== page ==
It behooves anyone considering a boat purchase to become thoroughly
familiar with the terminology associated with boating. Not only will it make you feel at
ease discussing boats, but it also serves to warn others that you are an individual to be
reckoned with. Here are somedefinitions for the nautical terms you will undoubtedly
encounter in quest for your new boat. Take time to learn them now!
- Aboard - A piece of lumber that may
be used to repair your boat. Aft - Acronym for Automatic Flotation Thing. The Coast
Guard requires that you have a personal flotation device for each member on board; these
are the ones that inflate automatically when you hit the water
(and you will) to prevent drowning.
- Adrift - A method of moving across
the water when nothing on your boat works. You normally do not have a lot of input as to
where you are actually going, but you can get there.
- Anchor - A mechanical device that is
supposed to keep the boat in one place (see dragging). These devices are sometimes used to
submerge expensive anchor lines and chain when used without proper termination at both
ends of the anchor line.
- Astern - A type of look. Your spouse
gives you astern look when you attempt to buy things for your new boat.
- Bilge - This is a storage area in
the bottom of the boat for all the things you dropped and can not find. Also a mixing area
for water, fuel and head output.
- Bilge pump - An electrical device
designed to remove the charge from your batteries. These devices only operate when the
boat is not taking on water.
- Bow - This is what you do in front
of your banker when you are asking for more money to spend on your boat. As your boat will
surely cost much more than what you initially asked for, it is imperative that you learn
how to do this quickly.
- Bridge - Something you cross to get
to the other side of a body of water when you do not have a boat available. Can also used
for removing masts of sailing vessels if the bridge is low enough.
- Capsize - They ask you this when you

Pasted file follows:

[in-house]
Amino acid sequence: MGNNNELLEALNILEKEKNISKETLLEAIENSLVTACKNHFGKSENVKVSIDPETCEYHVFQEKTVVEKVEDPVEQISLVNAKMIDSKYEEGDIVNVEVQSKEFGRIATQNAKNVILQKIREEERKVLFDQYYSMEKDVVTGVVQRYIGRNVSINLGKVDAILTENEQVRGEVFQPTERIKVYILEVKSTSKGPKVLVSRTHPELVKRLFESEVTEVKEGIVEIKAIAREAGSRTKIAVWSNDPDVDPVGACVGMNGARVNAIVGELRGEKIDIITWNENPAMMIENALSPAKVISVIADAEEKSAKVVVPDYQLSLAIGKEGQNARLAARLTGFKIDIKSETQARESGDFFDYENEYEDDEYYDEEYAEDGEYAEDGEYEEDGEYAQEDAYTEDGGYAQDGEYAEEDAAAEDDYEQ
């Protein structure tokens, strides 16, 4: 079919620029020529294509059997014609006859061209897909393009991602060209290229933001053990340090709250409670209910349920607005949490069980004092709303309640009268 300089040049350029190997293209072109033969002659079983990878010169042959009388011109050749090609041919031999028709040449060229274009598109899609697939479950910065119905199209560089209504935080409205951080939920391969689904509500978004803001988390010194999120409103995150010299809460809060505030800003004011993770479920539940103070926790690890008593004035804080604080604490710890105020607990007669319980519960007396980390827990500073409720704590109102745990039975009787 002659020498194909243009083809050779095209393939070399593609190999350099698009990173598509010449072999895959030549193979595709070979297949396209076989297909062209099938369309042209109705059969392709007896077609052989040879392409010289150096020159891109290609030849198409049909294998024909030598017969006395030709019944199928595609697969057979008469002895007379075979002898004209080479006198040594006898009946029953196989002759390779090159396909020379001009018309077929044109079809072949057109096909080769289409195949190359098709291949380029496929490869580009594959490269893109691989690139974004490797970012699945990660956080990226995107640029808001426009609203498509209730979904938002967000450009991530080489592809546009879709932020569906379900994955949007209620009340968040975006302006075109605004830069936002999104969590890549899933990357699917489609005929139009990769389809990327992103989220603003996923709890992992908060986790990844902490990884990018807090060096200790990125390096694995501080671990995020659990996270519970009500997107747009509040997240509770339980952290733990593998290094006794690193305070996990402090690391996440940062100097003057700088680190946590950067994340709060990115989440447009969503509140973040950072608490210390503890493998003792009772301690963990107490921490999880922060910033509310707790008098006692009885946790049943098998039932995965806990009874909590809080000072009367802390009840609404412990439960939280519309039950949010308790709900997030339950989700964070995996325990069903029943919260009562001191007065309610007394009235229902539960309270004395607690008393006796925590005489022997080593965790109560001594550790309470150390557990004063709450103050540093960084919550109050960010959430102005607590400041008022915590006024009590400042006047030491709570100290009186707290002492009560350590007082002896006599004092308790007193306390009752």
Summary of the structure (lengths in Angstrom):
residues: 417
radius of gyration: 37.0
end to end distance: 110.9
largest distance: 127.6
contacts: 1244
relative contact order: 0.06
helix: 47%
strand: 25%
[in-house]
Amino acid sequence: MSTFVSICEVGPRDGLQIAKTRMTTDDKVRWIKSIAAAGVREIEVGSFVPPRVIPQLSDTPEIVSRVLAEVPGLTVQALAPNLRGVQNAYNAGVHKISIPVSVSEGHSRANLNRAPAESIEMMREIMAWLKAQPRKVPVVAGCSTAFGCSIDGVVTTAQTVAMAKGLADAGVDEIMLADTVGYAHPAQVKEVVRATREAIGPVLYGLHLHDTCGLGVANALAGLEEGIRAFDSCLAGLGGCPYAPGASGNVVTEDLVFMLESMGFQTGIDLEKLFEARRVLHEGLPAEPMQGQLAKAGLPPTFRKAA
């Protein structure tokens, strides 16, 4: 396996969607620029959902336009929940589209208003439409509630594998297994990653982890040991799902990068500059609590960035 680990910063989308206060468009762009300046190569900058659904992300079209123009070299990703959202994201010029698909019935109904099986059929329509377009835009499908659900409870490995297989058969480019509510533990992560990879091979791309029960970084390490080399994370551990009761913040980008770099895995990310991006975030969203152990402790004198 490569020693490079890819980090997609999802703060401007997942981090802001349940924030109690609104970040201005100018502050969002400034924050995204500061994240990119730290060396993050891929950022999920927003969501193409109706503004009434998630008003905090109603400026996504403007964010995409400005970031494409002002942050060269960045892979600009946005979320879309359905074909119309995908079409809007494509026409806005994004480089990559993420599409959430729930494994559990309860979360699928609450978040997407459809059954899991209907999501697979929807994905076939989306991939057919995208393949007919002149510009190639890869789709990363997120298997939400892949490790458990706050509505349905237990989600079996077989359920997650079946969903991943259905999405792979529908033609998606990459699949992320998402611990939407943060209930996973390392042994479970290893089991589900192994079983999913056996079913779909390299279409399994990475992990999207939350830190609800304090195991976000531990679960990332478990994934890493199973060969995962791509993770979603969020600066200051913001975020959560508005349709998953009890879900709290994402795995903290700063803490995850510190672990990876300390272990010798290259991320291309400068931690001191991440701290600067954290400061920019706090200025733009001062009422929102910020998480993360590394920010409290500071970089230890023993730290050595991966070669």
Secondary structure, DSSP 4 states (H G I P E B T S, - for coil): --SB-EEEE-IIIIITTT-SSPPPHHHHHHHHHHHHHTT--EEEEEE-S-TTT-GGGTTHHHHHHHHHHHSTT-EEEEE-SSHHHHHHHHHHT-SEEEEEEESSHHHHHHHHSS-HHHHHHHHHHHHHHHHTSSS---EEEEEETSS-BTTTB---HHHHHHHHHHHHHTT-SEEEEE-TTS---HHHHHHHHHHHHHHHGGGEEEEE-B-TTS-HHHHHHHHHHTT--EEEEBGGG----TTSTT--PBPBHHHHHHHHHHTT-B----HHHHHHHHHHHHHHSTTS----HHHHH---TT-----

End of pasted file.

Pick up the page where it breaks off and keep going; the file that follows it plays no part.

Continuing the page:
go to buy a hat or baseball cap.
- Crew - This term refers to the
people working on your boat. They are usually friends or acquaintances who do not find out
about the "work" part of the ride until you are away from the dock. Crews have a
high turnover rate, they normally will never want to see you again, let alone set foot on
- Deck - This is what your spouse will
do to you after discovering how much money you have spent on the boat without first
- Dock - A medical professional, not
sure why the term shows up in a nautical dictionary.
- Dragging - A method of moving about
when the anchor is deployed (see anchor).
- GPS - An electronic device that
allows you to navigate out of sight of landmarks before the batteries expire.
- Hatch - A device similar in nature
to a mousetrap, in that it will drop down on your head or hand without warning. Also an
opening for admitting water into the boat.
- Head - It is the part of your body
that sits on top of your neck; you should not be buying a boat unless you already know
this. Also useful for storing items like hats, sunglasses and such.
- Hull - A famous hockey player
- Keel - A stopping device for your
boat. It works by contacting the bottom of the water body you are in, thus inhibiting
- Keys - These items are used for
opening locks and lockers aboard your boat, starting the engine and such. Keys can usually
be found in the water beneath your boat. Also a place in Florida.
- No Wake Zone - An area of a waterway
in which you are prohibited from waking people who may be sleeping.
- Overboard - A term describing the
final resting-place for anything expensive dropped while on board a boat.
- PDF - Acronym for Personal
Floatation Device. This is a multifunction device normally used as a cushion, packing
material or sponge. The Coast Guard requires one for each person on board to ensure they
have something soft to sit on in case standard seating is limited.
- Port - This is what you drink when
you are on the boat.
- Propeller - A metal thing that looks
like a fan and is attached to your motor. Propellers typically do not have the same number
of blades they came with. The propeller is a dual-purpose item. It both propels your boat
through the water and catches stray dock and rigging lines
before they can harm wildlife.
- Rudder - This is the device that
steers your boat. The rudder is usually the first part of your boat to come off when you
hit a rock.
- Rock - These are devices used to
remove rudders from boats. Also what your boat does just after you fill all your glasses
to the brim with port.
- Stern - The flat, back end of your
vessel, included so you have a place to paint the name of your boat. This does not apply
to Hans Christian and similar boats because they have points on both ends and you don't
want to risk sounding incompetent when trying to determine which is which.
- Through-the-hull fitting - A leak.
- Wake - This event is part of a
funeral and often confused with boating. Also what boaters participate in when they do not
practice safe boating.
Never buy version 1.0 of anything!